The Future of Advanced Air Mobility

U.S. Commuter Airline Orders 20 of Regent's All-Electric Seagliders

Southern Airways Express this week became a customer for the all-electric seagliders being developed by Regent. The commuter carrier, which flies to nearly 40 cities, said it has agreed to a $250 million deal to buy 20 of the vehicles and deploy them on routes around the New York and New England region, and also in the southeastern U.S.

The agreement calls for delivery of 15 of Regent’s 12-passenger Viceroy model, and 5 of the 100-seat Monarchs. According to Regent, its order book is now valued at over $600 million. The company has previously indicated that the smaller model would enter service in 2025, followed by the larger seaglider in 2028. Other committed operators include New York-based Fly the Whale, Goombay Air in the Bahamas, and Croatia's Split Express.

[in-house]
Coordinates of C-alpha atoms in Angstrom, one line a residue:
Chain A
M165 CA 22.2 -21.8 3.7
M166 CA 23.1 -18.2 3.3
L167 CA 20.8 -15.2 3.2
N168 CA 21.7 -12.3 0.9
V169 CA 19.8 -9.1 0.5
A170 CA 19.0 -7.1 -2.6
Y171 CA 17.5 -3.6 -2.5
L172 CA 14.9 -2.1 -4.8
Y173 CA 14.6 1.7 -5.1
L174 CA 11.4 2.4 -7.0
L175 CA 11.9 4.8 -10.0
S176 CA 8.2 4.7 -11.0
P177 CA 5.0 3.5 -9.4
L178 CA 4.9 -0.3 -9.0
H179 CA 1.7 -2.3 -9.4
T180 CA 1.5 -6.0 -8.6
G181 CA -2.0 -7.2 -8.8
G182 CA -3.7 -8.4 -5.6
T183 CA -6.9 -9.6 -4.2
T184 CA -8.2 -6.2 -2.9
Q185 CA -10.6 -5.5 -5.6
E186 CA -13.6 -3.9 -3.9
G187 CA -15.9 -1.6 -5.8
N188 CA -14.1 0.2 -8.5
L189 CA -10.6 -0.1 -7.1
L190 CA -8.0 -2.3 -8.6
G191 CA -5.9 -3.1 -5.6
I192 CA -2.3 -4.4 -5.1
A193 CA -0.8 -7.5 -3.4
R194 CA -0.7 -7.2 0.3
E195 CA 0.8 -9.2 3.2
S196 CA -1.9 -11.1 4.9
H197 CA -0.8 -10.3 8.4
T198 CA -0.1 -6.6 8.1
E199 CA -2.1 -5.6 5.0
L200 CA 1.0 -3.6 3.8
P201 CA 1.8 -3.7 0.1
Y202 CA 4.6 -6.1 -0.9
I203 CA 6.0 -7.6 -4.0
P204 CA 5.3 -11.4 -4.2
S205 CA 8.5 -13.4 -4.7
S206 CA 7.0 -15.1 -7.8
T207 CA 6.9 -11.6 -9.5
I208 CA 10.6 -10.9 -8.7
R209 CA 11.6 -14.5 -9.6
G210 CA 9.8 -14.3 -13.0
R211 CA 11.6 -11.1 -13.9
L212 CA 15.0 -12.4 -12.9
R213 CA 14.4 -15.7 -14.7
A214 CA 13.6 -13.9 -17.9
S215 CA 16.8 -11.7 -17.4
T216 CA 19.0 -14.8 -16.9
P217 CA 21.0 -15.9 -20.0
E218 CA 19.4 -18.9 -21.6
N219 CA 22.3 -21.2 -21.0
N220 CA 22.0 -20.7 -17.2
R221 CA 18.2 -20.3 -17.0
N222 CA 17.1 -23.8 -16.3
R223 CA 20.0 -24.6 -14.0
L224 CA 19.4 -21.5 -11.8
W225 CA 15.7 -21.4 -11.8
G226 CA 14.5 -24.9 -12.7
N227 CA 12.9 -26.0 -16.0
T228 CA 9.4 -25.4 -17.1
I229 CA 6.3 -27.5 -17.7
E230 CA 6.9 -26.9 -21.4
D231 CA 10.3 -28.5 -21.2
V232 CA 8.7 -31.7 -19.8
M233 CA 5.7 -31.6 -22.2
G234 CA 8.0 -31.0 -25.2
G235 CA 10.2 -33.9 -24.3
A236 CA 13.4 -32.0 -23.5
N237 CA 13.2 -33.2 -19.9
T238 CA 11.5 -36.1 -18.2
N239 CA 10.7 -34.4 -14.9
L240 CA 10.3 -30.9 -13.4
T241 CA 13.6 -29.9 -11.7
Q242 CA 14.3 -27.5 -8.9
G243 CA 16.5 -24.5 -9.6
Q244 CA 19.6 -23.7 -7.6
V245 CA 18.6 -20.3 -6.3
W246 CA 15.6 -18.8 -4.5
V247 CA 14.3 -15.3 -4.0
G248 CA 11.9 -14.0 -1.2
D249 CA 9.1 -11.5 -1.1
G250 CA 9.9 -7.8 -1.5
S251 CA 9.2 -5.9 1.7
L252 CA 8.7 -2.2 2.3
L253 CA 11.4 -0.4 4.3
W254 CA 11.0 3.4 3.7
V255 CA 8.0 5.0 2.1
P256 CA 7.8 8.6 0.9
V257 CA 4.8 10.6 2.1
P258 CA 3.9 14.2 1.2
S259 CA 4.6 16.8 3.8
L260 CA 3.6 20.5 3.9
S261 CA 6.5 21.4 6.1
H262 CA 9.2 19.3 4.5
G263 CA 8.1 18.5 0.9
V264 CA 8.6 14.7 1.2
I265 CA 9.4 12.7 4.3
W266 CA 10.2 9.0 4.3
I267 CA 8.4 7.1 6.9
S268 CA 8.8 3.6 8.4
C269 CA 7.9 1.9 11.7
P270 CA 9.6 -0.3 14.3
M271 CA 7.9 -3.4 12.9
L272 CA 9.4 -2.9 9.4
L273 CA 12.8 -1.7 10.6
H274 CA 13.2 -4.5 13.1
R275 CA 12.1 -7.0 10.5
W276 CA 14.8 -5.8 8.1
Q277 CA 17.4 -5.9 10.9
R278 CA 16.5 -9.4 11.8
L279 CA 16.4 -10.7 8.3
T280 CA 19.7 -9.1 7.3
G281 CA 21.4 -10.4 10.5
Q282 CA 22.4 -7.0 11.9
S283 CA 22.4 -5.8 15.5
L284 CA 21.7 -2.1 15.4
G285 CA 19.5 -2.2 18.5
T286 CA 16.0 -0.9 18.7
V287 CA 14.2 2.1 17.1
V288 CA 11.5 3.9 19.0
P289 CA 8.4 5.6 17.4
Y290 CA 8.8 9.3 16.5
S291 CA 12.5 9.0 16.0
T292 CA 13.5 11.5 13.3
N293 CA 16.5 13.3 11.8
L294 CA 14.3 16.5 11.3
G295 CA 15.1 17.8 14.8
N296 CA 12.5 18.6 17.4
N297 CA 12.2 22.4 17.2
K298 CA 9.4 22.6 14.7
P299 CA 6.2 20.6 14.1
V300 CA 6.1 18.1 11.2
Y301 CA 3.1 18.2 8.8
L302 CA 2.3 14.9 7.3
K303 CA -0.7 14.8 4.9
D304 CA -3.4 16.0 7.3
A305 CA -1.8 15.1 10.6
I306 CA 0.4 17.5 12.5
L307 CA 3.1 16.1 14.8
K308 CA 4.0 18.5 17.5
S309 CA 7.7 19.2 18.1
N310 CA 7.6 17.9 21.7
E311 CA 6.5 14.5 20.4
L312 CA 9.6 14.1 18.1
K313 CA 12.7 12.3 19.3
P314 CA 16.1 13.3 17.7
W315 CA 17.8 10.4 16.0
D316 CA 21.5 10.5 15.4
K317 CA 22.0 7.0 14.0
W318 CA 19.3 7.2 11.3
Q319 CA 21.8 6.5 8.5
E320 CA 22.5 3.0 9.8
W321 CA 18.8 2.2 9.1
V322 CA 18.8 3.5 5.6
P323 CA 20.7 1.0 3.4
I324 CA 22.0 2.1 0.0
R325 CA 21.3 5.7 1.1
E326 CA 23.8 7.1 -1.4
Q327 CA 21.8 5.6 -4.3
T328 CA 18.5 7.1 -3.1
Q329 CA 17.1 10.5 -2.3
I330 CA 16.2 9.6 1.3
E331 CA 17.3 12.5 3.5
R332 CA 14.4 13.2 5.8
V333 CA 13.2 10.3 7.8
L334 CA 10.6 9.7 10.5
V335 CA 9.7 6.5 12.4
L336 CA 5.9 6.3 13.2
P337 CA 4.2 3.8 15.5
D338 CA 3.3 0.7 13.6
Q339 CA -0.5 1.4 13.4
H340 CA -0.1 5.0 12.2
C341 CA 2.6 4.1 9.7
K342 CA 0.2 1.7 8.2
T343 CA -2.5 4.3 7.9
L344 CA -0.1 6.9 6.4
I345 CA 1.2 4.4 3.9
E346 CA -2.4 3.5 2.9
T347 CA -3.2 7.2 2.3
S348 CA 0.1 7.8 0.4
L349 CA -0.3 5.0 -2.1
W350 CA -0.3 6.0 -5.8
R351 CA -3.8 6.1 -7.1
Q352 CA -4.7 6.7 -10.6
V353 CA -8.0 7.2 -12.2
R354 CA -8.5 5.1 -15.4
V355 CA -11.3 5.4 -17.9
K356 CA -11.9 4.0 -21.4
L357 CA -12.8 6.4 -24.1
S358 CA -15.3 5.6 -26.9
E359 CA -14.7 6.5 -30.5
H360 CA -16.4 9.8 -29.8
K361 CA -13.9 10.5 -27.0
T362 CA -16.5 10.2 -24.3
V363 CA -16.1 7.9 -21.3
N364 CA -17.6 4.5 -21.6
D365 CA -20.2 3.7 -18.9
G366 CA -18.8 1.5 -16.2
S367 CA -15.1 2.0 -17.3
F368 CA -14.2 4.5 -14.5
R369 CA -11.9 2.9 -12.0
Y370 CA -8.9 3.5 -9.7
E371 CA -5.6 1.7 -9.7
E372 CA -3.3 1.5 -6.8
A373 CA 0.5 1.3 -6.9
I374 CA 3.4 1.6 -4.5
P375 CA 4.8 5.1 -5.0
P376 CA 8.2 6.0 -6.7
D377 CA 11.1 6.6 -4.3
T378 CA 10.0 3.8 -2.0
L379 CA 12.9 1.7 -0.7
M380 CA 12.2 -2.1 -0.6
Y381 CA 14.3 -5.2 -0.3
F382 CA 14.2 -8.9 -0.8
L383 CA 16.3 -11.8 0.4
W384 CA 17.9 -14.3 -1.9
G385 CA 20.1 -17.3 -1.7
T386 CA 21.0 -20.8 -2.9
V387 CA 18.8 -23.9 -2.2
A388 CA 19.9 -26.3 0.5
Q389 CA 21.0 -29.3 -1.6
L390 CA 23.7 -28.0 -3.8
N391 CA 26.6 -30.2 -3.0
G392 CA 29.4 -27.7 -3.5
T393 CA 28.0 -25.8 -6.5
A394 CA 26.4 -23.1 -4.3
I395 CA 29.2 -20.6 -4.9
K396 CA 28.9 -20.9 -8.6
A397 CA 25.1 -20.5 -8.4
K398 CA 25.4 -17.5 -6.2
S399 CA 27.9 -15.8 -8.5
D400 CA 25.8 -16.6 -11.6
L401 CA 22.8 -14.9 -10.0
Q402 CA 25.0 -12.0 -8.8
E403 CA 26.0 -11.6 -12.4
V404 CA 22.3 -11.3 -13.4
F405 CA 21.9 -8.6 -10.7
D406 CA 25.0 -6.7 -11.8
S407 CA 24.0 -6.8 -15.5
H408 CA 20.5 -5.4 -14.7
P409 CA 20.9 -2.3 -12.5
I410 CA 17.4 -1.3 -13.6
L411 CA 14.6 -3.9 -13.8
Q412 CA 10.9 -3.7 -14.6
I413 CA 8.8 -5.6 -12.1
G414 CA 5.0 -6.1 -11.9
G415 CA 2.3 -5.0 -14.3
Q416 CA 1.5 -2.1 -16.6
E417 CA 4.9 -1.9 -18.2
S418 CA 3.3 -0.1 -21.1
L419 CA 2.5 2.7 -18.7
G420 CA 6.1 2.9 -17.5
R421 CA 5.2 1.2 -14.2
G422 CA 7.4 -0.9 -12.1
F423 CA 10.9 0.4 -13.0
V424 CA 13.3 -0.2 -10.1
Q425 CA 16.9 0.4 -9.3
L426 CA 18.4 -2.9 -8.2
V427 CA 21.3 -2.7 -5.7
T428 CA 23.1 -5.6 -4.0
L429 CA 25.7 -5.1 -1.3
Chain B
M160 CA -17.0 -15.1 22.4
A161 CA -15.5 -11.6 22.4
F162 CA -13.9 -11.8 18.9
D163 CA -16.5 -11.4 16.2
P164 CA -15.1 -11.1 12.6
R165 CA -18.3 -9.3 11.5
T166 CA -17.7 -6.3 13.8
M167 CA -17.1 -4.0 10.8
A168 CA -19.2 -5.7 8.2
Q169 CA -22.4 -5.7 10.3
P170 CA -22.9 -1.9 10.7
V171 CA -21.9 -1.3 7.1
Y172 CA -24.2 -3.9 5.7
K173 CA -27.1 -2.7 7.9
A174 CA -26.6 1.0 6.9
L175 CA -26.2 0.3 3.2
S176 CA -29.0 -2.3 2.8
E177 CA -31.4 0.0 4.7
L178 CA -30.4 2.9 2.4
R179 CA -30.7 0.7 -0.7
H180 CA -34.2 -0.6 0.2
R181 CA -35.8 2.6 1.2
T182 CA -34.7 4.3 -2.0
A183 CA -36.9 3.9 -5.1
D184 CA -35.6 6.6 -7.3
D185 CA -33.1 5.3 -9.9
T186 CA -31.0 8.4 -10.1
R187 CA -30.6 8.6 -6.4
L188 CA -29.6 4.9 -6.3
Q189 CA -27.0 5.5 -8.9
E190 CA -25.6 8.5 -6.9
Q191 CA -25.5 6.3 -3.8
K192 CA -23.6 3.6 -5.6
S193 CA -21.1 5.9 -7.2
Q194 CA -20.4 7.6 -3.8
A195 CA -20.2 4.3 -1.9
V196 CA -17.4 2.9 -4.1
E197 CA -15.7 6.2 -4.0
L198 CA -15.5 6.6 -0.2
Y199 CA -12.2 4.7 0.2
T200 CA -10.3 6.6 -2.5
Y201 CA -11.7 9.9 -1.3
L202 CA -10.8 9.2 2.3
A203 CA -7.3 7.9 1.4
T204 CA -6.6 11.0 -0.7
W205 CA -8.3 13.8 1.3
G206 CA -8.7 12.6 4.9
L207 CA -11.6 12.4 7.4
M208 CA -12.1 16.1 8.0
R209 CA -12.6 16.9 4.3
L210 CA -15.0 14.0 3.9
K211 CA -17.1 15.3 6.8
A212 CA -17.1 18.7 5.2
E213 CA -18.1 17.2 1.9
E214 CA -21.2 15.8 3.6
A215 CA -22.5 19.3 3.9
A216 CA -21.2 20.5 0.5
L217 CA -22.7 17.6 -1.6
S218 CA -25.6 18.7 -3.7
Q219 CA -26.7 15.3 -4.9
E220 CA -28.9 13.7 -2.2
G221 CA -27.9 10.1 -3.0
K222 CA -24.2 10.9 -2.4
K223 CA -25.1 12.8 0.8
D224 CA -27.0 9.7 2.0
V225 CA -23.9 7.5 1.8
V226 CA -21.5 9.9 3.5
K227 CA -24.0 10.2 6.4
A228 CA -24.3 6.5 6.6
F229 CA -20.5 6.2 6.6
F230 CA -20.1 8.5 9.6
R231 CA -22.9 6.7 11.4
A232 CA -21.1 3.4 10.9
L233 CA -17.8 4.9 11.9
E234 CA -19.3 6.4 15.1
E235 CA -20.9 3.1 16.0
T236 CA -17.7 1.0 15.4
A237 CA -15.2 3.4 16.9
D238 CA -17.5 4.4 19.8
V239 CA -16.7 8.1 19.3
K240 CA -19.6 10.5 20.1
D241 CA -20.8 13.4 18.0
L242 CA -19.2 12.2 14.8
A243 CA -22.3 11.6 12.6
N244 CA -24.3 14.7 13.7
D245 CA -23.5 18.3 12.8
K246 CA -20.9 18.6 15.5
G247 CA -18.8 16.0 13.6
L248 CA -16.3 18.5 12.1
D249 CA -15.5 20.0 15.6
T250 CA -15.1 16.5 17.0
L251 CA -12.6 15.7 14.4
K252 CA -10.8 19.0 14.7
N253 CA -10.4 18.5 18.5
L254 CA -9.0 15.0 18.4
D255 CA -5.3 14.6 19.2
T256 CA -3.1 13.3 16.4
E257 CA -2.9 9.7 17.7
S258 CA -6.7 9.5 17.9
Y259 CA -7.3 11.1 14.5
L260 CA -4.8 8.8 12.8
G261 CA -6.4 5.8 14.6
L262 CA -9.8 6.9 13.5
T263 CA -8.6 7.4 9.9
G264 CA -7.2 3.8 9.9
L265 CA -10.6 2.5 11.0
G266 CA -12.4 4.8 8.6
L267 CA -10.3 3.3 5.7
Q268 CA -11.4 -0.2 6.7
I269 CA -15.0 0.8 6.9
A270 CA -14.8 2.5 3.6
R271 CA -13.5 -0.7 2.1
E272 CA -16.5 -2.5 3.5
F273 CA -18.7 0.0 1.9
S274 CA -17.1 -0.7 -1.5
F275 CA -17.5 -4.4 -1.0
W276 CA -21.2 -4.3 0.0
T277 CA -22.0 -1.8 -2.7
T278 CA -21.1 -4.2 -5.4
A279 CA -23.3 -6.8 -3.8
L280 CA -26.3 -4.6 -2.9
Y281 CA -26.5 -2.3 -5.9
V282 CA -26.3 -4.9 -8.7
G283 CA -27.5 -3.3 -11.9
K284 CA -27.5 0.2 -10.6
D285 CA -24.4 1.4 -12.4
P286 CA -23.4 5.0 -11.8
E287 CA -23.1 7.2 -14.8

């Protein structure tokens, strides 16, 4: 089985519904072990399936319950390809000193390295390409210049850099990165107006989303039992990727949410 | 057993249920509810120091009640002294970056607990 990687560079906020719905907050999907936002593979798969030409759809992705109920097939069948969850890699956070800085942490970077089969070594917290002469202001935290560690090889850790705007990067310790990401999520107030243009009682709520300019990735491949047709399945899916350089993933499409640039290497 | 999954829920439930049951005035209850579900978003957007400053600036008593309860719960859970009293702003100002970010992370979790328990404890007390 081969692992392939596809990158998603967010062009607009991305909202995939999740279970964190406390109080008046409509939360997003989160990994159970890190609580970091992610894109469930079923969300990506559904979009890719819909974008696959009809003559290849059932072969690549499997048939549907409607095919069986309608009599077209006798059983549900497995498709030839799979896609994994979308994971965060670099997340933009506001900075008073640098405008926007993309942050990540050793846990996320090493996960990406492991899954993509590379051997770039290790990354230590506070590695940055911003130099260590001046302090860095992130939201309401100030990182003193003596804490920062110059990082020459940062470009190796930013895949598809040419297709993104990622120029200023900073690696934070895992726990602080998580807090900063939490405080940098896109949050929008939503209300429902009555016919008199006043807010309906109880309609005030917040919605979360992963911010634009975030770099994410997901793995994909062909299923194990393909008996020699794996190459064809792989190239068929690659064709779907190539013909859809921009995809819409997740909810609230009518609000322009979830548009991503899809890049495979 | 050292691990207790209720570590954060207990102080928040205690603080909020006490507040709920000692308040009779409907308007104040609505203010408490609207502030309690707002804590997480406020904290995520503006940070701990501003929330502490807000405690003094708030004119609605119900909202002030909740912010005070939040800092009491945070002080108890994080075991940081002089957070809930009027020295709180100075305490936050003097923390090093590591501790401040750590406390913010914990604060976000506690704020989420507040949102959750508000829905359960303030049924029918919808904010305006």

After departing from a standard dock and reaching open water, the seagliders would be able to operate at speeds up to 180 mph, which is about six times faster than conventional ferries. They are expected to have a range of 180 miles.

Similar to hovercraft, seagliders move on a dynamic air cushion created by pressurized air between the wings and the water.  Regent’s development schedule calls for a first flight of a quarter-scale model, followed by a full-size Viceroy, sporting a 60-foot wingspan, with flight tests to start in late 2023. The Monarch will have a 110-feet wingspan.

In June, European shipping group Brittany Ferries signed a letter of agreement to operate an unspecified number of seagliders. It intends to use these on passenger services between the UK and France.

As in the case of hovercraft, the seaglider would undergo regulatory scrutiny as a watercraft. But while a hovercraft uses its skirt to entrap pressurized air to help it stay aloft, the sea glider's propellers push the air under the wing, which provides the needed lift.